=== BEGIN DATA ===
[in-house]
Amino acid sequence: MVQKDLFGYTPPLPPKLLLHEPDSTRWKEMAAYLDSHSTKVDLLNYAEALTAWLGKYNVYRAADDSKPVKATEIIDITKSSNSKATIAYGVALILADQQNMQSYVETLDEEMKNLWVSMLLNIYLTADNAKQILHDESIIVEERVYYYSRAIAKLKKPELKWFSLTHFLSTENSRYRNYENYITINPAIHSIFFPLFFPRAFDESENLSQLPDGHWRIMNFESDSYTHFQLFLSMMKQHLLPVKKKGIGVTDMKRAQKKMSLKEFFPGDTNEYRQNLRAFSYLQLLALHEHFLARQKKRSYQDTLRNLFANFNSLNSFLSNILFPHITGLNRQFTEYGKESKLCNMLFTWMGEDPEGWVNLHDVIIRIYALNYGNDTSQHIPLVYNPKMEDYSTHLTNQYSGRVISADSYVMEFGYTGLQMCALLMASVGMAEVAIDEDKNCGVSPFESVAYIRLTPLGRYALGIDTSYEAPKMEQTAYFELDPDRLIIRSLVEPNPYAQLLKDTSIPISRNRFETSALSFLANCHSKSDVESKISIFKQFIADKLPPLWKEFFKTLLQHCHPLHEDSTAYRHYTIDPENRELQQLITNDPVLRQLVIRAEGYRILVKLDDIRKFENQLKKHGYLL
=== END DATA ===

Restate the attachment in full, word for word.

[in-house]
Amino acid sequence: MVQKDLFGYTPPLPPKLLLHEPDSTRWKEMAAYLDSHSTKVDLLNYAEALTAWLGKYNVYRAADDSKPVKATEIIDITKSSNSKATIAYGVALILADQQNMQSYVETLDEEMKNLWVSMLLNIYLTADNAKQILHDESIIVEERVYYYSRAIAKLKKPELKWFSLTHFLSTENSRYRNYENYITINPAIHSIFFPLFFPRAFDESENLSQLPDGHWRIMNFESDSYTHFQLFLSMMKQHLLPVKKKGIGVTDMKRAQKKMSLKEFFPGDTNEYRQNLRAFSYLQLLALHEHFLARQKKRSYQDTLRNLFANFNSLNSFLSNILFPHITGLNRQFTEYGKESKLCNMLFTWMGEDPEGWVNLHDVIIRIYALNYGNDTSQHIPLVYNPKMEDYSTHLTNQYSGRVISADSYVMEFGYTGLQMCALLMASVGMAEVAIDEDKNCGVSPFESVAYIRLTPLGRYALGIDTSYEAPKMEQTAYFELDPDRLIIRSLVEPNPYAQLLKDTSIPISRNRFETSALSFLANCHSKSDVESKISIFKQFIADKLPPLWKEFFKTLLQHCHPLHEDSTAYRHYTIDPENRELQQLITNDPVLRQLVIRAEGYRILVKLDDIRKFENQLKKHGYLL